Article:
Intrinsic host restrictions to HIV-1 and mechanisms of viral escape

Nat Immunol. 2015 Jun;16(6):546-53. doi: 10.1038/ni.3156.


To replicate in their hosts, viruses have to navigate the complexities of the mammalian cell, co-opting mechanisms of cellular physiology while defeating restriction factors that are dedicated to halting their progression. Primate lentiviruses devote a relatively large portion of their coding capacity to counteracting restriction factors by encoding accessory proteins dedicated to neutralizing the antiviral function of these intracellular inhibitors. Research into the roles of the accessory proteins has revealed the existence of previously undetected intrinsic defenses, provided insight into the evolution of primate lentiviruses as they adapt to new species and uncovered new targets for the development of therapeutics. This Review discusses the biology of the restriction factors APOBEC3, SAMHD1 and tetherin and the viral accessory proteins that counteract them.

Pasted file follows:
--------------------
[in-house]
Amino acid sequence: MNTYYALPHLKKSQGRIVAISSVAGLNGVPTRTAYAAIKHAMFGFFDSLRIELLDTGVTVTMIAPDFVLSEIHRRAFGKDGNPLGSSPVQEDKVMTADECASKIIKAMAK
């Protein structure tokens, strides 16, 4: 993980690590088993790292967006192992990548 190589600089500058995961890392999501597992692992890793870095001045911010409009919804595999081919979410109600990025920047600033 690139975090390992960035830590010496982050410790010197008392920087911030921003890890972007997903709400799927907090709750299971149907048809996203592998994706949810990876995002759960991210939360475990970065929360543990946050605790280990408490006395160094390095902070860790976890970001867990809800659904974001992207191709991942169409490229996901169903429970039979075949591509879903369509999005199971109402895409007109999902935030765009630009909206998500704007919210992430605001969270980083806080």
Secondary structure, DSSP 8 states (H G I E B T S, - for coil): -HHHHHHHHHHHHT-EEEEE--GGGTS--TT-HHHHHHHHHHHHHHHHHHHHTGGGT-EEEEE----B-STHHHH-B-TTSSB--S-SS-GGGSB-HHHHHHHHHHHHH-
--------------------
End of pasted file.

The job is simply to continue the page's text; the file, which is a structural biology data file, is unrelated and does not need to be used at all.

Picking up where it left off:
Publication types

  • Research Support, N.I.H., Extramural
  • Review

MeSH terms

  • Animals
  • Antigens, CD / metabolism*
  • Biological Evolution
  • Cytidine Deaminase
  • Cytosine Deaminase / metabolism*
  • GPI-Linked Proteins / metabolism
  • HIV Infections / immunology*
  • HIV Infections / virology
  • HIV-1 / physiology*
  • Host Specificity*
  • Humans
  • Immune Evasion*
  • Molecular Targeted Therapy
  • Monomeric GTP-Binding Proteins / metabolism*
  • SAM Domain and HD Domain-Containing Protein 1
  • Viral Regulatory and Accessory Proteins / metabolism*


  • Antigens, CD
  • BST2 protein, human
  • GPI-Linked Proteins
  • Viral Regulatory and Accessory Proteins
  • SAM Domain and HD Domain-Containing Protein 1
  • SAMHD1 protein, human
  • Cytosine Deaminase
  • APOBEC3 protein, human
  • Cytidine Deaminase
  • Monomeric GTP-Binding Proteins